Celebrity Style

Florence Pugh instantly elevated her rustic living space with this cool, vintage-inspired hue

The Oppenheimer actress revived a 1950s color favorite, and designers agree that we can learn a lot from her 'versatile and tranquil' style

Florence Pugh
(Image credit: GettyImages)

As one of Hollywood's most talked about personalities (not least after her recent role in Oppenheimer), the world is watching Florence Pugh's design decisions. Naturally, this is often in the shape of her fashion and beauty choices (as seen on her Instagram), but once every so often, the actress shares a look at her interiors, too. 

Florence, who lives between Oxfordshire and LA, shared a look inside her open-plan living space – complete with statement artwork and patterned rugs. However, while these accents are worth a mention, it's Florence's mint green color palette that has got designers the most excited. 

But what makes it so noteworthy? Dunn-Edwards' color expert Sara McLean says its versatility and tranquility have allowed this hue to stand the test of time.

'Using mint green in design takes us back to the peak 1950s –where we often saw soft, pastel colors (usually paired with Marmie Eisenhower Pink) in virtually any home across America,' Sara says. 'In 2023, we're seeing that many are revisiting this hue in a fresh way to re-create classic motifs in other sociable areas.'

It's hard to know precisely which hue Florence chose for her home, but with any variation of this tone, it's hard to go wrong. However, if you're working with wood, like Florence, Sara has some suggestions.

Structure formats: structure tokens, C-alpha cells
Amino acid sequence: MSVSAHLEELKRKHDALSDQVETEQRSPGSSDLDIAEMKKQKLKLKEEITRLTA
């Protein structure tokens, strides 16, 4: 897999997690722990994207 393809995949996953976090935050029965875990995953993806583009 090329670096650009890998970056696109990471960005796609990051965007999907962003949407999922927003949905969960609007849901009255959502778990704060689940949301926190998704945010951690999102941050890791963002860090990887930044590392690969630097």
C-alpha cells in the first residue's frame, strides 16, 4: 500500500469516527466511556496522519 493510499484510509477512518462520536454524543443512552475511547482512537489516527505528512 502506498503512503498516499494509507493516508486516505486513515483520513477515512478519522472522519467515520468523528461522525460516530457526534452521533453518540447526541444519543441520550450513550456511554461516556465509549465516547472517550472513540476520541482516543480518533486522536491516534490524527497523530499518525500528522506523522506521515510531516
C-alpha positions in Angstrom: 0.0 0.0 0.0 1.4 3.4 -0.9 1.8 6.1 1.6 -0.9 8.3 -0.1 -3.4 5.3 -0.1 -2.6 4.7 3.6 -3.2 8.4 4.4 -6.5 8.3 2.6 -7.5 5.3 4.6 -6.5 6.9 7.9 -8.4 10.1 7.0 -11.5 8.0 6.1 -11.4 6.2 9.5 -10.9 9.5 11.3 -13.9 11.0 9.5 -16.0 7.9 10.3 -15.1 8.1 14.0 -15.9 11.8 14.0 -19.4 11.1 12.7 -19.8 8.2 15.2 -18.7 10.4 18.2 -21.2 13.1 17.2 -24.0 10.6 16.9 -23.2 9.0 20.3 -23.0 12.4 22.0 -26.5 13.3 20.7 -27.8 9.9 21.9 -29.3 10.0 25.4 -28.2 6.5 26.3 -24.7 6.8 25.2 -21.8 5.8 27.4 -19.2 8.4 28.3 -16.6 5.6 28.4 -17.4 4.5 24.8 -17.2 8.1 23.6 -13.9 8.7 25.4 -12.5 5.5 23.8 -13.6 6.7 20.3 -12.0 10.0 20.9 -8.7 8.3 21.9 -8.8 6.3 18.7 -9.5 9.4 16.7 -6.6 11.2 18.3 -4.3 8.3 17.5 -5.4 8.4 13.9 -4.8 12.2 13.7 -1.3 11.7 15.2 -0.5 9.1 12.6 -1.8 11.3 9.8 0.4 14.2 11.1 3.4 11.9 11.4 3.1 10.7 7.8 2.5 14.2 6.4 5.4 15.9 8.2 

Sara McLean
Sara McLean

Sara McLean is Dunn-Edwards's color expert and stylist. At the Los Angeles-based paint company, Sara observes and creates future paint trends, while keeping an eye on current color demands around the US and internationally. 

A few of my favorite mint hues that can also beautifully showcase the wood grain include Mint Condition, a blue-toned mint color reminiscent of chocolate chip mint ice cream and joyful summer nights, and Faint Clover, a green-toned mint hue that brings you back to nature by bringing grounded, but bright tones into any space,' Sara comments. 

Florence has chosen to taint her otherwise natural-hued space with this cool color trend; however, as Sara explains, we don't need to ensure we paint onto wood, as the actress demonstrates. Instead, the expert says the color is what matters. 

kitchen with mint green wall and metallic island are paired with patterned tiles and white table and chairs

(Image credit: Bert & May)

'For homeowners looking to incorporate the mint color in their homes, whether on wood or any surface, I suggest pairing the hue with various accent colors based on your design style,' Sara explains. 

'My go-to pairing for these hues is Vanilla Shake, a natural, milky white color with mildly warm undertones that is inherently versatile and tranquil.'

Or, for yet another bold yet vintage-inspired look, the expert recommends incorporating black hues through trims, accent colors, and hardware reminiscent of '50 checkered floors seen in mint kitchens

'For those looking to incorporate mint more subtly, consider using the color on an accent wall or in a smaller-volume room such as a powder room, playroom, or study,' she adds. Wherever we play with this tone, we're safe in the knowledge that Florence would support our color choices. 

Megan Slack
Head of Celebrity Style News

Megan is the Head of Celebrity Style News at Homes & Gardens. She first joined Future Plc as a News Writer across their interiors titles, including Livingetc and Real Homes, before becoming H&G's News Editor in April 2022. She now leads the Celebrity/ News team. Before joining Future, Megan worked as a News Explainer at The Telegraph, following her MA in International Journalism at the University of Leeds. During her BA in English Literature and Creative Writing, she gained writing experience in the US while studying in New York. Megan also focused on travel writing during her time living in Paris, where she produced content for a French travel site. She currently lives in London with her antique typewriter and an expansive collection of houseplants.